The chief constable of Britain’s South Yorkshire Police service has been suspended one day after a jury found that police failures were to blame for
The chief constable of Britain’s South Yorkshire Police service has been suspended one day after a jury found that police failures were to blame for the the death of 96 Liverpool football fans in 1989.
South Yorkshire’s Police and Crime Commissioner Dr Alan Billings said he had no choice but to act “based on the erosion of public trust and confidence.”
Earlier the British home secretary has hailed the “extraordinary dignity and determination” of those who campaigned for justice for the victims of the Britain’s worst sporting disaster.
“The authorities that should have been trusted have laid blame and tried to protect themselves instead of acting in the public interest. But the families have never faultered in their pursuit of the truth. Thanks to their actions they have brought about a proper re-investigation and a thorough re-evaluation of what happened at Hillsborough.”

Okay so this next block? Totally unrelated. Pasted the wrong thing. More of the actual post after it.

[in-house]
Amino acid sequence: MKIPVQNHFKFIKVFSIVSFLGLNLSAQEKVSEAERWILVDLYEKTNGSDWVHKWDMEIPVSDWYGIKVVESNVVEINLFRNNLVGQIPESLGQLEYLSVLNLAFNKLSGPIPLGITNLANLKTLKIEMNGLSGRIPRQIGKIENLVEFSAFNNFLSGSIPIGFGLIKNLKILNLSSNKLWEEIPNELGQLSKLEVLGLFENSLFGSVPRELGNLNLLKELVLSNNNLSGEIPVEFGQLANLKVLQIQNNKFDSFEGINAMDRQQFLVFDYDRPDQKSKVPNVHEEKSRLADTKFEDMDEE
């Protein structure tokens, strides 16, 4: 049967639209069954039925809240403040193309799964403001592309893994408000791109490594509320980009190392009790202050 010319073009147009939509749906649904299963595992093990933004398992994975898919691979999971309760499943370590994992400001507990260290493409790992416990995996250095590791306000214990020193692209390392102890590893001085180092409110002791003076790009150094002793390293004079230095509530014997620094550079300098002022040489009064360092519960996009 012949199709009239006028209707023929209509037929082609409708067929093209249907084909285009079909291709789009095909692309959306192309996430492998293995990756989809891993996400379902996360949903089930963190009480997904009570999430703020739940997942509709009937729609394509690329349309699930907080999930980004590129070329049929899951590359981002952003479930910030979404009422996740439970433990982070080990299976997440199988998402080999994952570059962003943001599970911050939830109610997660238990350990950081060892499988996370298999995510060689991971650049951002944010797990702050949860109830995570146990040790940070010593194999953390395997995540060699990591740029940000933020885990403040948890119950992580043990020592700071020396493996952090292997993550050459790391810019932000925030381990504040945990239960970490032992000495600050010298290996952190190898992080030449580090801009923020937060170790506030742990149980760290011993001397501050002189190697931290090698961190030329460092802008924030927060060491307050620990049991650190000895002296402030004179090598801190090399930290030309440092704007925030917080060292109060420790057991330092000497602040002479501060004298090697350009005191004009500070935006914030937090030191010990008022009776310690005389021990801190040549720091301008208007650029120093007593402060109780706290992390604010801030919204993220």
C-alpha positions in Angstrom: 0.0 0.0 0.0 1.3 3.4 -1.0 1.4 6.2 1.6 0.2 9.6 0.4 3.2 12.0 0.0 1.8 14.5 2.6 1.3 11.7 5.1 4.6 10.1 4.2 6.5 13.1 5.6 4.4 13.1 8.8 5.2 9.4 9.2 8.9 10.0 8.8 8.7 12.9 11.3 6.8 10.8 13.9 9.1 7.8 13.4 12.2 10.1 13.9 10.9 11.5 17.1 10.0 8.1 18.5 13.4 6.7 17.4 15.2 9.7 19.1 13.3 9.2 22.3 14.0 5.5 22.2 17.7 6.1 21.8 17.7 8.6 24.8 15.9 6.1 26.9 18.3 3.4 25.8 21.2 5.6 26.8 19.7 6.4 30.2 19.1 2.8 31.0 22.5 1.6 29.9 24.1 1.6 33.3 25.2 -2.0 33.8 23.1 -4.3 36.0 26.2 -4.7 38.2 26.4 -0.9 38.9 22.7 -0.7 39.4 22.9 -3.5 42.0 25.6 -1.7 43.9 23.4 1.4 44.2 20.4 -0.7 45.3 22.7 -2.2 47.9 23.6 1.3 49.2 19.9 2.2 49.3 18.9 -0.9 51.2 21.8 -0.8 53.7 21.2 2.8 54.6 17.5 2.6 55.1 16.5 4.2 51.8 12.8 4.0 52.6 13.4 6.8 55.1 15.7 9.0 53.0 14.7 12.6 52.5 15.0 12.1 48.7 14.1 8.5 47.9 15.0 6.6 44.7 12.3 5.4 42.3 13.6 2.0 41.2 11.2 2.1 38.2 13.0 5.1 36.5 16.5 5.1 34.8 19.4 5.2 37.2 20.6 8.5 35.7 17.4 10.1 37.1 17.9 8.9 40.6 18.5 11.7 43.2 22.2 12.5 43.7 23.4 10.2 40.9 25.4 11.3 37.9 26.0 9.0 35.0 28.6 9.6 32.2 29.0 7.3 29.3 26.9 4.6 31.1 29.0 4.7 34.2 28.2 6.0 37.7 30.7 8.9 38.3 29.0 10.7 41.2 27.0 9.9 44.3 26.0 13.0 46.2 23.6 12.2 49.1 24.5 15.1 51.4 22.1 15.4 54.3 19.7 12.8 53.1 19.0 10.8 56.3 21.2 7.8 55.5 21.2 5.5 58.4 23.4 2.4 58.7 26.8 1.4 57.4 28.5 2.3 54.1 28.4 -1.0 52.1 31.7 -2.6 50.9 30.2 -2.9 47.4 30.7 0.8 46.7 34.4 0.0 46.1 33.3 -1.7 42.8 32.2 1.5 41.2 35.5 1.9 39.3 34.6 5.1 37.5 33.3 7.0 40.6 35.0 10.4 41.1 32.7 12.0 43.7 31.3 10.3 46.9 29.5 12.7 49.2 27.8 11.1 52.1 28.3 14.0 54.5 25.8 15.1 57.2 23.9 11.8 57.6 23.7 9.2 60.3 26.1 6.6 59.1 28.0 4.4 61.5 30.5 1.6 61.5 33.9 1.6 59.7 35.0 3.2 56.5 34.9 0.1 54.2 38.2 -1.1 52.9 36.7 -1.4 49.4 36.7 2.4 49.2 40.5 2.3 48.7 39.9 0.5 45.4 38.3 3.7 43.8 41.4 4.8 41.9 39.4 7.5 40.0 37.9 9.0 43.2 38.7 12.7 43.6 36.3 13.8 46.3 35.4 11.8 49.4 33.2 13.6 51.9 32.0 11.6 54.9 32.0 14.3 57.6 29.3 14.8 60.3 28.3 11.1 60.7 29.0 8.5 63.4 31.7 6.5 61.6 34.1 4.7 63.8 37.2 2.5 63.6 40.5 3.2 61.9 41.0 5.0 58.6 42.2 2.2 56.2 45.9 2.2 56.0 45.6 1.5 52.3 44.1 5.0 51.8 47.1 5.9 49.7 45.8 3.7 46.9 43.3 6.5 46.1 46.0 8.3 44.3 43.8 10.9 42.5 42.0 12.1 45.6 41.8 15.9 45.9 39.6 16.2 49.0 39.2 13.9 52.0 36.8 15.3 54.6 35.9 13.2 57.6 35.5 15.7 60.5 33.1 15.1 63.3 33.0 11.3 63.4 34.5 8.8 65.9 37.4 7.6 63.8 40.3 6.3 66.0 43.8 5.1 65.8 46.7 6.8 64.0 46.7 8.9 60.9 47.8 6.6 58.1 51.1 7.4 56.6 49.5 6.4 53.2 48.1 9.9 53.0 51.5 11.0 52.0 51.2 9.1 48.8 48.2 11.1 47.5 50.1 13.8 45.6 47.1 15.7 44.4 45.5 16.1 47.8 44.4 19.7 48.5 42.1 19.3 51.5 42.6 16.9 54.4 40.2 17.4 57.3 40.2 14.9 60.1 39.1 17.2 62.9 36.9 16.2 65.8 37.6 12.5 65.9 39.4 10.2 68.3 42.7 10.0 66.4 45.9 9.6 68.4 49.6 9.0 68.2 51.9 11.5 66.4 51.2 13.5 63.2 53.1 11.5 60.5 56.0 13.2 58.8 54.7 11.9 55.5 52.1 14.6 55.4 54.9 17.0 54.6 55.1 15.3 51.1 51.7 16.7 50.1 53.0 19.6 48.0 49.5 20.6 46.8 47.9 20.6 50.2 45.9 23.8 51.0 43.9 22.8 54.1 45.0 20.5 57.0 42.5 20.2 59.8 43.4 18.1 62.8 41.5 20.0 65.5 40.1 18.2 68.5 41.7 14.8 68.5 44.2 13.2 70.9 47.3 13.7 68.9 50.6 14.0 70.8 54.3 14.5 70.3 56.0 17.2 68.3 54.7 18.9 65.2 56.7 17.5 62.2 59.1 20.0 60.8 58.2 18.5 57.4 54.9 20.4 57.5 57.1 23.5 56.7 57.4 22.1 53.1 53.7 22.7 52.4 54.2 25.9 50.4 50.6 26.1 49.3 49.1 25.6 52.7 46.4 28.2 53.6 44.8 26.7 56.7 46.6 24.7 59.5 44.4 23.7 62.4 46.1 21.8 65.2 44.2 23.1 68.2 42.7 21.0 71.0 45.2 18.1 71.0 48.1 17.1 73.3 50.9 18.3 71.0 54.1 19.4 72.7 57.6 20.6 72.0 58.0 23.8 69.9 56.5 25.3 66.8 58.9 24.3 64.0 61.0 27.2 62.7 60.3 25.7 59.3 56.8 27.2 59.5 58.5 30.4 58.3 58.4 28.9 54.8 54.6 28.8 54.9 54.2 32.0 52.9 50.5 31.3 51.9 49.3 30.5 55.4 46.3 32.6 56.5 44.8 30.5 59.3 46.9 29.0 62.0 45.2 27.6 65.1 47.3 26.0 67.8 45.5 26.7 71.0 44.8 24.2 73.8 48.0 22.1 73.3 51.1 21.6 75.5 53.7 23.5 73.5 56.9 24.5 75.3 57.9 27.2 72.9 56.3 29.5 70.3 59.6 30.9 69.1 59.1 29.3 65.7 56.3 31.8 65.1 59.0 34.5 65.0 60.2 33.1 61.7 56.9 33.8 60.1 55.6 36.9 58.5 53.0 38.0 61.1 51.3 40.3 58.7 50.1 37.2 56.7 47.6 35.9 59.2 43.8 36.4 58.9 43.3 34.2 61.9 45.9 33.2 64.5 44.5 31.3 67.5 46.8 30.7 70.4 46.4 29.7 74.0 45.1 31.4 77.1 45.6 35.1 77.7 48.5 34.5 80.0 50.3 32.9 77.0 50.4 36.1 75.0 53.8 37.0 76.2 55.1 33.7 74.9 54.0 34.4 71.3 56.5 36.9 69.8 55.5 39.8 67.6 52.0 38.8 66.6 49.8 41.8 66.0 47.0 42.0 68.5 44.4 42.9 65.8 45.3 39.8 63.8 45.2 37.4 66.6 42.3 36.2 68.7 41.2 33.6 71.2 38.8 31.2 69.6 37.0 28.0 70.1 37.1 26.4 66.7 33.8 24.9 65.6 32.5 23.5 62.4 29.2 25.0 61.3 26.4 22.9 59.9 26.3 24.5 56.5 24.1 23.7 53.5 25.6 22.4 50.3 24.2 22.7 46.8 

She said prosecutions could follow if the UK’s Crown Prosecution Service decided there is evidence to do so.
On Tuesday a jury found that police failures were to blame for the unlawful killing of ninety-six Liverpool football fans in 1989 at the Hillsborough stadium.
The tragedy happened at the FA Cup semi-final match between Liverpool and Nottingham Forest in 1989
The victims died inside an overcrowded, fenced-in enclosure at the stadium.
The front page of The Sun, which then blamed the tragedy on the fans, is now been criticised for ignoring the verdict.
Its sister publication, The Times, omitted the story from the first edition of the newspaper, but added it to later editions.
Liverpool…truth…and justice pic.twitter.com/bSDKBoZJkG
— alex thomson (@alextomo) April 27, 2016